Mommy, Why is Superman in His Underwear?
Hide the Underwear
After sitting silently for 5 minutes (a new record) my daughter turned to me and said, “I’ve figured it out.” Figured what out? The meaning of life? Why coffee grounds smell good, but taste gross? Why powdered cocoa has practically the same issue as coffee grounds? Why the chicken truly, actually, for realsies this time, crossed the road? No. She’d figured out something WAY better. It was a proud moment. I’ll quote her here, because she truly deserves all the credit.
“I figured out why super-heroes conceal their identities and villains don’t. It’s because super-heroes run around in their underwear, and villains get to wear really cool cloaks.”
OMG. She was so right. The more I thought about it, the more I realized how insane this costuming faux pas was. It was like the time she cued me in to the secret that Snow White was an idiot, Cinderella was a complete wimp, and Rapunzel could have cut off her hair, made a rope, and climbed out of the tower at any time. My daughter is a very deep thinker.
When the room stopped spinning, I sat down and thought, “This is true, but I must understand why this is true. Maybe I should go to all the writers of the super-hero comics and explain to them that super-heroes would have a much better life,and not have to hide who they are, if only the cartoonists would draw them in something besides their underwear.
Why did they do that anyway? Were they thinking, “If a guy drops out of the sky, dressed in bright colors with underwear on the outside and says something like, ‘Crime doesn’t pay dirt bag’, the criminals would throw down their guns and go running for the nearest Bloomingdales in hopes of shedding themselves of an image that would haunt them for life.”
I could see that. Which, I guess, also explains how aforementioned bad guys end up being master criminals who dress really nice and have awesome cloaks, cloaks that, I might add, flow behind them when they walk. My kid demonstrated the coolness of this with a blanket tied around her neck. It was fuzzy and green, not black and sleek; and yet, the swishing and flapping as she walked mesmerized me. We need cloaks. Everyone, really, should own a cloak. I tried on the blanket. It was unbelievable. My blanket-cloak transformed me into the Evil Princess Darfa, bent on terror and destruction. Hey, maybe that’s why super-heroes don’t get to wear cloaks.
Here’s what I think is most likely the true story behind at least one super-hero’s attire.
The Real Story
There's this guy who has these super-powers. If people found out about his amazing abilities they would want him to do stuff for them ALL THE TIME. If they knew he could jump over buildings they would totally bet their colleagues that he “could too do it” and their colleagues would take that bet and the winners would have extra lunch money- which would be awesome if they shared, but they don't. Our super-hero guy would then get the crap beaten out of him by the next bad guy he fought due to lack of strength from not having time to eat his lunch.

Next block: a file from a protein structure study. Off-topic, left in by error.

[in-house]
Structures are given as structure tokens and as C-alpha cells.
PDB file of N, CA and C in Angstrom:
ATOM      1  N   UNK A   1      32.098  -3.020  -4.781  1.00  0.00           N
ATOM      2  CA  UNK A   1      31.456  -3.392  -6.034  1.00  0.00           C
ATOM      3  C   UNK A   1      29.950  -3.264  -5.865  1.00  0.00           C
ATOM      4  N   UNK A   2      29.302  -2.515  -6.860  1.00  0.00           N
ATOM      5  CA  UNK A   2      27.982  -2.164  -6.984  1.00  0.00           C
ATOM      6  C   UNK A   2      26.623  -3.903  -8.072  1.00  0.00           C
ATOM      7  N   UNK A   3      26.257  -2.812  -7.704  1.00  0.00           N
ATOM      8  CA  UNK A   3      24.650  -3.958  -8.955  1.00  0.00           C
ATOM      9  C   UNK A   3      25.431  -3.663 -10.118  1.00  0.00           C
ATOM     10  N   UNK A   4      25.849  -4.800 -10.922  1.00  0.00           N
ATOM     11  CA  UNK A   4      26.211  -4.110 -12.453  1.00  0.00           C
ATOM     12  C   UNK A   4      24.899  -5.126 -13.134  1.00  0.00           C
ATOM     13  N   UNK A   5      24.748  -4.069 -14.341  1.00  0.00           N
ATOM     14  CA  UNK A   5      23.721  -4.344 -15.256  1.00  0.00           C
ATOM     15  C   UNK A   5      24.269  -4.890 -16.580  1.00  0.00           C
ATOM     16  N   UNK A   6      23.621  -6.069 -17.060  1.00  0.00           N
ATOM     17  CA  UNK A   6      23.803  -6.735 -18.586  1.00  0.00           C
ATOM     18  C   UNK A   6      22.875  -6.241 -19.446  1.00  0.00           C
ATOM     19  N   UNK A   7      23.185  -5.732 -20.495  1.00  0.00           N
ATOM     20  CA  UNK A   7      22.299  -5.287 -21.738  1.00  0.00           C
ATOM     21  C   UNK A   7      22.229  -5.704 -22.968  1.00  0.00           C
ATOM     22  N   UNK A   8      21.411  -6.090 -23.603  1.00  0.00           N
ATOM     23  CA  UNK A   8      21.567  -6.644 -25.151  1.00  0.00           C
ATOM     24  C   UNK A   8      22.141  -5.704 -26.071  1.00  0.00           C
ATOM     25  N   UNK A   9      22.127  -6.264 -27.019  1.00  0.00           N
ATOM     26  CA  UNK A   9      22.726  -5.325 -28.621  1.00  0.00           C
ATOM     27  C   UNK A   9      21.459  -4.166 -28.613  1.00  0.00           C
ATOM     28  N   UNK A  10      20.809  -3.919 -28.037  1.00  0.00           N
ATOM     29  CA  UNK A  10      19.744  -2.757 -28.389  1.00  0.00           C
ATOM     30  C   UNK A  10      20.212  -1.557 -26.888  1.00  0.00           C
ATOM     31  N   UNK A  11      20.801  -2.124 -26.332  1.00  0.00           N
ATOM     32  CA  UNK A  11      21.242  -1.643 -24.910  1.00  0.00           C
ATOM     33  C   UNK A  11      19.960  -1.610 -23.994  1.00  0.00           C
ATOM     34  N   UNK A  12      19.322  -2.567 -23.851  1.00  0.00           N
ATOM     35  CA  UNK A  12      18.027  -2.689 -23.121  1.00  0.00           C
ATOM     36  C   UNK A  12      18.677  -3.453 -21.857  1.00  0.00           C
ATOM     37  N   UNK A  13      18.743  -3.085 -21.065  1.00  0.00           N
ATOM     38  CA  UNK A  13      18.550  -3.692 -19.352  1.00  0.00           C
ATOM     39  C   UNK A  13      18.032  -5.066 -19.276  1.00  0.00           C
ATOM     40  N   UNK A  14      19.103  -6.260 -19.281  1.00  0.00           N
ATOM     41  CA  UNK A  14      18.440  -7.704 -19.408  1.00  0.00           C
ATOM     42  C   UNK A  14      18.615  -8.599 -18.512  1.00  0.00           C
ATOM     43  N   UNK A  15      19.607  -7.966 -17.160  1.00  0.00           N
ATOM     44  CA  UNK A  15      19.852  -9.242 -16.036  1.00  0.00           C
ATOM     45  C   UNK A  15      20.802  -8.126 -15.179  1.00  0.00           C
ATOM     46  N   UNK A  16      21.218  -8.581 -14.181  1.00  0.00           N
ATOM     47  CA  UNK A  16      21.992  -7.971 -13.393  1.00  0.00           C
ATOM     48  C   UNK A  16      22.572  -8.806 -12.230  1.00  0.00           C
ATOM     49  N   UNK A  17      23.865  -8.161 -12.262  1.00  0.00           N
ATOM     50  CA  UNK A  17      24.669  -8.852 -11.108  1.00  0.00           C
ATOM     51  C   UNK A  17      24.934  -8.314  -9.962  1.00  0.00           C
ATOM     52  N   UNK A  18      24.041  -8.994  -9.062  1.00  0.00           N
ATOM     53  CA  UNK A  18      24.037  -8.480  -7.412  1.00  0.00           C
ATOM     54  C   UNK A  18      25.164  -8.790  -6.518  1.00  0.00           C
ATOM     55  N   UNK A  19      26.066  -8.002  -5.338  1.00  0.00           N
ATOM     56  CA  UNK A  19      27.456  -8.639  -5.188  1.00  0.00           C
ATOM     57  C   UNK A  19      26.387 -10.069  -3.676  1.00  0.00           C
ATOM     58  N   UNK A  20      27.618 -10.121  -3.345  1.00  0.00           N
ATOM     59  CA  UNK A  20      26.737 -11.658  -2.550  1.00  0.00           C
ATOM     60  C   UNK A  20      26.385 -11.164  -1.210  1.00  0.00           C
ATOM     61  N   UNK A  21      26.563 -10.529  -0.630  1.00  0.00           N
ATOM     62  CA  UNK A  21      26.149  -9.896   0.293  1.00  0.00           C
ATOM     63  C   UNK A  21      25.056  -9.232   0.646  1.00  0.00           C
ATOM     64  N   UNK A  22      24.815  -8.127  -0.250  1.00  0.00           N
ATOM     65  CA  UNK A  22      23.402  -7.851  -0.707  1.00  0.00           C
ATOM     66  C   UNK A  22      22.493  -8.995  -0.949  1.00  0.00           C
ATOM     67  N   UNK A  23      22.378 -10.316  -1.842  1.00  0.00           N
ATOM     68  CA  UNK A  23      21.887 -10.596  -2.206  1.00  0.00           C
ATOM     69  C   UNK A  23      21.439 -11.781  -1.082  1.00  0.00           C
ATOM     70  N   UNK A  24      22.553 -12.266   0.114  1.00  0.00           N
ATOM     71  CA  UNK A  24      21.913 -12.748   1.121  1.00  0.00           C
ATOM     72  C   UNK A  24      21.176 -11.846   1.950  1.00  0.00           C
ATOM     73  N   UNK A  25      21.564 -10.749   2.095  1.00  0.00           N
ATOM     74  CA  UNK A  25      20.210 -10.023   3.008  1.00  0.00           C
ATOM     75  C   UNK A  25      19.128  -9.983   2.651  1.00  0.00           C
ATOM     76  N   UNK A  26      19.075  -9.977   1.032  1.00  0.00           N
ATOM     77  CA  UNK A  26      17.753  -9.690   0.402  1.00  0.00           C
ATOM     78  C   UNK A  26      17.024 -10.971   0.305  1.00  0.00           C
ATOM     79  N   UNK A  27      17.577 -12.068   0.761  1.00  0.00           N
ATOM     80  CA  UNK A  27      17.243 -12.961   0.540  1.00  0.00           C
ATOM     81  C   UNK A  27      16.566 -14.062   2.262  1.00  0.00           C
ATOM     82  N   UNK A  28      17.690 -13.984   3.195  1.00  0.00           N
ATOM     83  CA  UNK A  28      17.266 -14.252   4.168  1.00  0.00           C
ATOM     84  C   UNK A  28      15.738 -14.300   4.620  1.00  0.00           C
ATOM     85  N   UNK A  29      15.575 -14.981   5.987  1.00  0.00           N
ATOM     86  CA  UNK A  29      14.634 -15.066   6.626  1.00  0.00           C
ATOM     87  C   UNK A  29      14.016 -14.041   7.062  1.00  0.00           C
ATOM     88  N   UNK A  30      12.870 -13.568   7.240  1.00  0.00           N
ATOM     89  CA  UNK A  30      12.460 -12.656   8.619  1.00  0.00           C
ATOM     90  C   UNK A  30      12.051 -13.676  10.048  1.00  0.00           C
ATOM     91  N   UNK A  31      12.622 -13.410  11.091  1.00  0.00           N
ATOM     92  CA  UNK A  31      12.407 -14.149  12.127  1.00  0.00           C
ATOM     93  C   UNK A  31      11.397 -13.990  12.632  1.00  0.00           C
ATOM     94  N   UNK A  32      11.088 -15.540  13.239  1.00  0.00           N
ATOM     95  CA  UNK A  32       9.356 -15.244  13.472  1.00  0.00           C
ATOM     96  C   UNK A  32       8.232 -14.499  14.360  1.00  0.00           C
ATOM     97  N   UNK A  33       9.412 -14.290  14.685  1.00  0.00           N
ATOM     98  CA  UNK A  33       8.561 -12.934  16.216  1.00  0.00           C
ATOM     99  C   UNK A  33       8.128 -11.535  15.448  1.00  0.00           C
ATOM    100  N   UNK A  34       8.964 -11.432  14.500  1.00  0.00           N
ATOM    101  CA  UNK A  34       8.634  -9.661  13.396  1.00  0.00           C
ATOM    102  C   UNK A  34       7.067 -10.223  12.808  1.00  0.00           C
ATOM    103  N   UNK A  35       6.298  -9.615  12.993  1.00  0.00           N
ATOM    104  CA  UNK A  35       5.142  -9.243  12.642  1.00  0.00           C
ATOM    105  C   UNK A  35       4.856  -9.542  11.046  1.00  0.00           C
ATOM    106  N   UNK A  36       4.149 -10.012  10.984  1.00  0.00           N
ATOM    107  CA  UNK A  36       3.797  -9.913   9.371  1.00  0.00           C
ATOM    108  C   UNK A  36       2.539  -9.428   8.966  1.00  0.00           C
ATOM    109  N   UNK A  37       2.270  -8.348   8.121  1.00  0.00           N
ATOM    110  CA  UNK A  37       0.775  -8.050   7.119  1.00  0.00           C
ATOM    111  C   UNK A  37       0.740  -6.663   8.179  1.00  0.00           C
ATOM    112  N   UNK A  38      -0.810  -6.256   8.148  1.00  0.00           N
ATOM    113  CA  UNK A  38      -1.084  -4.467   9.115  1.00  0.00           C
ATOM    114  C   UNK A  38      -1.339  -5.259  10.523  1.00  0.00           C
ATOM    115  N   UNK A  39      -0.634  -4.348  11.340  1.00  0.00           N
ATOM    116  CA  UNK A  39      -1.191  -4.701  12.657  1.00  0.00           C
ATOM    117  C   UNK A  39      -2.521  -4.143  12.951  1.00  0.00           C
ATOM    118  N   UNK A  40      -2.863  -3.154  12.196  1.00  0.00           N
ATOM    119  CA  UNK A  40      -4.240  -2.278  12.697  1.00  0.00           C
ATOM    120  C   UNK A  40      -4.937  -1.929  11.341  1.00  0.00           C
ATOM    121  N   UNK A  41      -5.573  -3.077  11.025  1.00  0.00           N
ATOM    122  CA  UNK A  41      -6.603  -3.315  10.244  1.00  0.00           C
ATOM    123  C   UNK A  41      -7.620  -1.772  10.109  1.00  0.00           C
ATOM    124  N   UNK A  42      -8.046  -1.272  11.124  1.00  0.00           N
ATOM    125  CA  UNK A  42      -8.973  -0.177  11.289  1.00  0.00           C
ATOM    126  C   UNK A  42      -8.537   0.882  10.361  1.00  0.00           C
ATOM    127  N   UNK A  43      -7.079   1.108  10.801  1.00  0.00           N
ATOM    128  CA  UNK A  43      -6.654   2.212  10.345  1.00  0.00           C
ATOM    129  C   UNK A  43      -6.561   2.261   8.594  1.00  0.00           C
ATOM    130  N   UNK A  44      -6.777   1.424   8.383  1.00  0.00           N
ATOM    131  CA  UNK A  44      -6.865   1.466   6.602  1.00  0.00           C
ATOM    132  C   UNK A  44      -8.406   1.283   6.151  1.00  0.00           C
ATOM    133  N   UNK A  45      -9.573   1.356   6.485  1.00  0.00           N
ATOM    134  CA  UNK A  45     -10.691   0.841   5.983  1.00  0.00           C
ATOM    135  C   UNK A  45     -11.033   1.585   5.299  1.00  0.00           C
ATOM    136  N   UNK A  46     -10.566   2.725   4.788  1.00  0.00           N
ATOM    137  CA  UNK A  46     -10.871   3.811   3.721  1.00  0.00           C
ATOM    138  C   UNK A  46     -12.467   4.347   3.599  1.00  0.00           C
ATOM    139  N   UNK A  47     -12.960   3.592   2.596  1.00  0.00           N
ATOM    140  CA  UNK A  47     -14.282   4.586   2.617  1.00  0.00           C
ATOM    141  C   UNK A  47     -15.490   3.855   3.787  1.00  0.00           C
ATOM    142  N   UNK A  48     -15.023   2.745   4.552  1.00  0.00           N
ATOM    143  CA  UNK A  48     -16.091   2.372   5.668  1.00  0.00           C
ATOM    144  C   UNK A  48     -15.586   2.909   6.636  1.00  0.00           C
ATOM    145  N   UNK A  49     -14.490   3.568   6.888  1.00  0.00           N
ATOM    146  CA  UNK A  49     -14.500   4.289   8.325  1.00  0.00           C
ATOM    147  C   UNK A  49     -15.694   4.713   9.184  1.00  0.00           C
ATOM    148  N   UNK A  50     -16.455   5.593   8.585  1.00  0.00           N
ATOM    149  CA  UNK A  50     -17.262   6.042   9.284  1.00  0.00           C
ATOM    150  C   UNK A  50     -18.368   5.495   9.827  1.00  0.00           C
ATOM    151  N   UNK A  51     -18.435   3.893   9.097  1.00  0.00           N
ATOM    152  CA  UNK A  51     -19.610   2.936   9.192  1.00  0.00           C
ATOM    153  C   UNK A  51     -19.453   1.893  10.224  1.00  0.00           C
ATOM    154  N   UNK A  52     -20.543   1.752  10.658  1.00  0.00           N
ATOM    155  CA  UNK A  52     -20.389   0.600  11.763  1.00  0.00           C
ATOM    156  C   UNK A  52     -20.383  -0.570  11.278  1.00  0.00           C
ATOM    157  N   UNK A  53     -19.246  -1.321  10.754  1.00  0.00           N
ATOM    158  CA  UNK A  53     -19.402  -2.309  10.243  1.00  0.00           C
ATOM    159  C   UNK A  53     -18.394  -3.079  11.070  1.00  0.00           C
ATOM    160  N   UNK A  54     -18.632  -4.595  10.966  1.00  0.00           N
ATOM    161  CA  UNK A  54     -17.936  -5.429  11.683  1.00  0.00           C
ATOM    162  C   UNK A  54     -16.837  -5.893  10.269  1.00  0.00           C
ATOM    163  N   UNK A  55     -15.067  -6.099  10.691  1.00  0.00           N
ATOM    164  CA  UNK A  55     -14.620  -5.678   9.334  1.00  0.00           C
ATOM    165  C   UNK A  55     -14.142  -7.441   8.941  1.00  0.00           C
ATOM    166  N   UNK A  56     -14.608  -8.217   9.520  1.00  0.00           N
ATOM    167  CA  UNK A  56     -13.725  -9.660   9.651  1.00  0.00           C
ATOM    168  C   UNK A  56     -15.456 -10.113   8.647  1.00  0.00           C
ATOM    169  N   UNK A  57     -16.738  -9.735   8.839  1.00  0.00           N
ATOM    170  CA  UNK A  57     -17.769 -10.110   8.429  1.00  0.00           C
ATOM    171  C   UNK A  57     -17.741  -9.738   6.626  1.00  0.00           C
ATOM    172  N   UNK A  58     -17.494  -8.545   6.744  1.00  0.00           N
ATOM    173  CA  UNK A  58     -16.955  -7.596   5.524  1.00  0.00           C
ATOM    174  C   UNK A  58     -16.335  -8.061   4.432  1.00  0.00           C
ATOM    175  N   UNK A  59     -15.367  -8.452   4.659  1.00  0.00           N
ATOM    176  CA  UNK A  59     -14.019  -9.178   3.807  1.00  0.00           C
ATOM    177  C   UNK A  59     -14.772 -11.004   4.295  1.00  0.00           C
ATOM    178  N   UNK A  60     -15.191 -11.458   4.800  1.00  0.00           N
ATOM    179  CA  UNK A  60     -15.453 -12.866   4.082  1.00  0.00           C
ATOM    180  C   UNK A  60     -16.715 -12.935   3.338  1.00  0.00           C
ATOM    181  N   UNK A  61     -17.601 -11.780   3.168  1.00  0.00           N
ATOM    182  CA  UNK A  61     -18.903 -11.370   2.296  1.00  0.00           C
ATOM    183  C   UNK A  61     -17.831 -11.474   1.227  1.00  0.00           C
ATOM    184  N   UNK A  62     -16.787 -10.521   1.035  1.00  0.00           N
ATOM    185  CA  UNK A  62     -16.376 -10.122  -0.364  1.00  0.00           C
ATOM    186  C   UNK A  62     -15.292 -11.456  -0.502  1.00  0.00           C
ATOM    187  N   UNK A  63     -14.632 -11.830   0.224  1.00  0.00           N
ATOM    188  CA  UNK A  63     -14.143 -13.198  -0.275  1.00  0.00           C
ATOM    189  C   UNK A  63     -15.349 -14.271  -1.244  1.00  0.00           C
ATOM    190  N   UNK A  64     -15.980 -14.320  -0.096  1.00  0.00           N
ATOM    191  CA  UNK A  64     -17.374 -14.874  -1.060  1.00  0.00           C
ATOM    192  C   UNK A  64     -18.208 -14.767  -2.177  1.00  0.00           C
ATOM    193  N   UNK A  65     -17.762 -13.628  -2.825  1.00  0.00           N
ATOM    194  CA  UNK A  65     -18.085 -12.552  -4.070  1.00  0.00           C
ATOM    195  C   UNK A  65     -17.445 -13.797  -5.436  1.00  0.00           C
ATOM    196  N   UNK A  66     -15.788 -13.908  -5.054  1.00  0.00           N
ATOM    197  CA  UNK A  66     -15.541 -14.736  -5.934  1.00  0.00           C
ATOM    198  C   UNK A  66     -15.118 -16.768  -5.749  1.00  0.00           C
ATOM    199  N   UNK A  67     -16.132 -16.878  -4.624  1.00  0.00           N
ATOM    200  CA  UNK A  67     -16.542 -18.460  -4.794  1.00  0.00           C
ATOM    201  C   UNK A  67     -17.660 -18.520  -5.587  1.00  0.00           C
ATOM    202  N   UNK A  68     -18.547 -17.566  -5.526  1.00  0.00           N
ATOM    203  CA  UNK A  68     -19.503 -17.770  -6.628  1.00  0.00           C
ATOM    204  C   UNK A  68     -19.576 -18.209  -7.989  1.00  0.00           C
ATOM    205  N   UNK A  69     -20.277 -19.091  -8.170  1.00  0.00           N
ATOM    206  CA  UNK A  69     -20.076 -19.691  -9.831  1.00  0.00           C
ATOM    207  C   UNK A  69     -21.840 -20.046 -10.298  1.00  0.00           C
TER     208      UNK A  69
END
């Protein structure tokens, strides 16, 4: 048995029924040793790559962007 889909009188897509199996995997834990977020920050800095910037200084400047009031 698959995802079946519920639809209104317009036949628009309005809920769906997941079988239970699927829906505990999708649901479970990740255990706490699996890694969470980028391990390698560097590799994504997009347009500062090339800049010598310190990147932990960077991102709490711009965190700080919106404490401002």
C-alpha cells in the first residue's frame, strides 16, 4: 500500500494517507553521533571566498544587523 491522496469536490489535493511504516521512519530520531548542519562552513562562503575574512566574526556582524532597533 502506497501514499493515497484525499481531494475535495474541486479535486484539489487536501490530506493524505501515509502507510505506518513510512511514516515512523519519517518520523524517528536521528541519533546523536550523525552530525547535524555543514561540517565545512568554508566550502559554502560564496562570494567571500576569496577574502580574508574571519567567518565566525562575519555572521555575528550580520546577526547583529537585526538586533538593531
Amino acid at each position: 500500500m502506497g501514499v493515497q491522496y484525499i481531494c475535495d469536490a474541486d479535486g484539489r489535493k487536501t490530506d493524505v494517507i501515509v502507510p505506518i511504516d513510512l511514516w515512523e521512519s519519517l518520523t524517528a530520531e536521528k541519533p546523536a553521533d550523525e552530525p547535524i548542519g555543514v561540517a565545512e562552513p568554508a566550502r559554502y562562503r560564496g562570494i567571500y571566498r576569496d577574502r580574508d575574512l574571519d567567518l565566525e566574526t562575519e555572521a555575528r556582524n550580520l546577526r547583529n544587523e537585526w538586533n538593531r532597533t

The first thing our super-hero has to do is find a costume that separates his “normal I’m-not-jumping-over-things-so-you-can-have-more-lunch-money” self from his “I’m jumping over things now” self. Being a pretty classy guy, he goes out and buys a cloak. People laugh, because they know only villains wear cloaks. They tell him to grow up and get a real super-hero outfit.
Our super-hero then goes to his mom for advice. He’s a great guy who loves his mom, which is a prerequisite for being a superhero. His mom thinks really hard and comes up with a Looney-Toons outfit. He loves his mom, but explains to her that due to copyright infringement laws, he can’t wear this excellently made costume. She doesn’t understand copyright law and thinks he’s just being difficult to get along with. She whips out a spandex outfit with underwear on the outside and demands he take it or she’ll know for sure he doesn’t really love her. Our super-hero knows that if he doesn’t really love his mommy he can’t be a true super-hero; so he dutifully takes the outfit, and then makes a greater effort to try and hide his identity. He buys glasses for non-super-hero times.
Now, hiding your identity, when the only difference between your super-hero self and your non-super-hero self is the clothing you’re wearing (and the glasses-or lack thereof), would normally be pretty difficult. Luckily for our super-hero, people like him. People like him a LOT. No one wants him to know that they’ve seen him in his spandex and underwear. Everyone pretends to think he’s just a regular guy. Come Christmas time at the office, his Secret Santa even gives him a cape. Unfortunately it is a cape, not a cloak, so it still doesn’t hide the underwear. But it does flow nicely.
I'm sure that's how it all happened with one super-hero who's name I won't mention due to copyright infringement laws.
Now that I understand it all, I can explain this to my insightful daughter. We can feel at peace knowing the truth behind identity-hiding super-heroes. I think tomorrow we may go out and change our names to Sally and Cecile, put underwear on over our clothes and begin our own super-hero activities in our neighborhood. I’m pretty sure most of our neighbors like us- enough to pretend not to know us while we're out super-hero-ing anyway. Come to think of it, they pretend not to know us when we aren't super-hero-ing. I wonder why that is???
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